Here is a list of \(q\)-ary linear codes over the Galois field \(GF(q)\).
Code Description
Alternant code Stub.
Bose–Chaudhuri–Hocquenghem (BCH) code Stub.
Divisible code A linear \(q\)-ary code is \(\Delta\)-divisible if the Hamming weight of each of its codewords is divisible by \(\Delta\). A \(2\)-divisible (\(4\)-divisible) code is called even (doubly even) [1]. A code is called singly even if all codewords are even and at least one has weight equal to 2 modulo 4.
Extended RS code Stub. If \(f\in \mathcal{P}_k\) with \(k<q\), then \(\sum_{\alpha\in\mathbb{F}_q}f(\alpha)=0\) which implies RS codes are odd-like. Hence, by adding a parity check coordinate with evaluation point \(\alpha_0=0\) to an RS code on \(q-1\) registers, the distance increases to \(\hat{d}=d+1\). This addition yields an \([q,k,q-k+1]\) extended RS code.
Folded RS code Stub.
Gabidulin code Also called a vector rank-metric code. A linear code over \(GF(q^N)\) that corrects errors over rank metric instead of the traditional Hamming distance. Every element \(GF(q^N)\) can be written as an \(N\)-dimensional vector with coefficients in \(GF(q)\), and the rank of a set of elements is rank of the matrix formed by their coefficients.
Generalized Reed-Solomon (GRS) code Stub.
Goppa code Let \( G(z) \) be a polynomial describing a projective plane curve with coefficients from \( GF(q^m) \) for some fixed integer \(m\). Let \( L \) be a finite subset of the extension field \( GF(q^m) \) where \(q\) is prime, meaning \( L = \{\alpha_1, \cdots, \alpha_n\} \) is a subset of nonzero elements of \( GF(q^m) \). A Goppa code \( \Gamma(L,G) \) is an \([n,k,d]\) linear code consisting of all vectors \(a = a_1, \cdots, a_n\) such that \( R_a(z) =0 \) modulo \(G(z)\), where \( R_a(z) = \sum_{i=1}^n \frac{a_i}{z - \alpha_i} \).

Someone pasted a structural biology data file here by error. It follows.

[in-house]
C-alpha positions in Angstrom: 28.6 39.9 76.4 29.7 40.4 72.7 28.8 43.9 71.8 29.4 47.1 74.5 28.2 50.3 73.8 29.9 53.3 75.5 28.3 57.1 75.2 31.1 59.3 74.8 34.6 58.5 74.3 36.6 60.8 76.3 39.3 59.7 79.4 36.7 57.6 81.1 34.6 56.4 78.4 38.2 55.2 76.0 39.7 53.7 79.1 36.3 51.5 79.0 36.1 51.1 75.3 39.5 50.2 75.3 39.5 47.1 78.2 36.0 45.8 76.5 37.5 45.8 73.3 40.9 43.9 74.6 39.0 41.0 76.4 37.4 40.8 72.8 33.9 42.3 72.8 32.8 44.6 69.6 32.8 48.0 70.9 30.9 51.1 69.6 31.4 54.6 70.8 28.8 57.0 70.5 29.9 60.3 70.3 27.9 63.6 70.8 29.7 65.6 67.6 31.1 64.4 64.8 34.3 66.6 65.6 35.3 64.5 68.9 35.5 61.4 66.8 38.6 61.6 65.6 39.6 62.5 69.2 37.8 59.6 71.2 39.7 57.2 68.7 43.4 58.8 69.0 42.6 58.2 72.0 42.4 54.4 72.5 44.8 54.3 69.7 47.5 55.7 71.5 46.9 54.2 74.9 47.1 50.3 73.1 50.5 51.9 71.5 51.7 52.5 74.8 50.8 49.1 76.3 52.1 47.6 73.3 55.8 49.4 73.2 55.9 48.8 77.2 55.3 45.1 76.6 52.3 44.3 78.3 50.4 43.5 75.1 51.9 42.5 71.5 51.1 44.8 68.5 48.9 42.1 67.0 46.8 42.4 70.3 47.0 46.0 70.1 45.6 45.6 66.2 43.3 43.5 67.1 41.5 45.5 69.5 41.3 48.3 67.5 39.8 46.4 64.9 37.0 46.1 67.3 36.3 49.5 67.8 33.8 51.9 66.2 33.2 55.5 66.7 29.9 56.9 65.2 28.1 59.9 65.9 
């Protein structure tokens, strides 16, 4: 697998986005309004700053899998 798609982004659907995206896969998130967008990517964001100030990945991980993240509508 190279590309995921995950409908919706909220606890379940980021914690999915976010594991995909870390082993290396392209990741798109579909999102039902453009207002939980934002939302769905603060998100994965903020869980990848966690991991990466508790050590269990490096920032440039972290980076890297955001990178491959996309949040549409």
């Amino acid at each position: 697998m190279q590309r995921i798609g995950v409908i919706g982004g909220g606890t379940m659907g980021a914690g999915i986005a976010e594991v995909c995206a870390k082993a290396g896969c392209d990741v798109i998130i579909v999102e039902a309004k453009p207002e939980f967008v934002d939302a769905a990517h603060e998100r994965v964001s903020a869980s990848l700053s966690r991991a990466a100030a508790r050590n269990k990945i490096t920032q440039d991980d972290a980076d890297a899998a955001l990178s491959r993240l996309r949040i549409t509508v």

Linear \(q\)-ary code An \((n,K,d)_q\) linear code is denoted as \([n,k,d]_q\), where \(k=\log_{q}K\) need not be an integer. Its codewords form a linear subspace, i.e., for any codewords \(x,y\), \(\alpha x+ \beta y\) is also a codeword for any \(q\)-ary digits \(\alpha,\beta\).
Maximum distance separable (MDS) code A \([n,k,d]_q\) \(q\)-ary linear code is an MDS code if parameters \(n\), \(k\), \(d\), and \(q\) are such that the Singleton bound \begin{align} d \leq n-k+1 \end{align} becomes an equality. A code is called almost MDS (AMDS) when \(d=n-k\). A bound for general \(q\)-ary codes can also be formulated; see Thm. 1.9.10 in Ref. [2].
Reed-Solomon (RS) code An \([n,k,n-k+1]_q\) linear code based on polynomials over \(GF(q)\). Let \(\{\alpha_1,\cdots,\alpha_n\}\) be \(n\) distinct nonzero elements of \(GF(q)\) with \(q>n\). An RS code encodes \(\mu=\{\mu_0,\cdots,\mu_{k-1}\}\) into \(\{f_\mu(\alpha_1),\cdots,f_\mu(\alpha_n)\}\), with polynomial \begin{align} f_\mu(x)=\mu_0+\mu_1 x + \cdots + \mu_{k-1}x^{k-1}. \end{align} In other words, each codeword \(\mu\) is a string of values of the corresponding polynomial \(f_\mu\) at the points \(\alpha_i\).
Two-weight code Stub.
Wozencraft ensemble code Stub.
\(q\)-ary group code An \( [n,k]_{q} \) code based on a finite group \( G \) of size \(n \). A group code for an abelian group is called an abelian group code.

References

[1]
Sascha Kurz, “Divisible Codes”. 2112.11763
[2]
W. C. Huffman, J.-L. Kim, and P. Solé, Concise Encyclopedia of Coding Theory (Chapman and Hall/CRC, 2021). DOI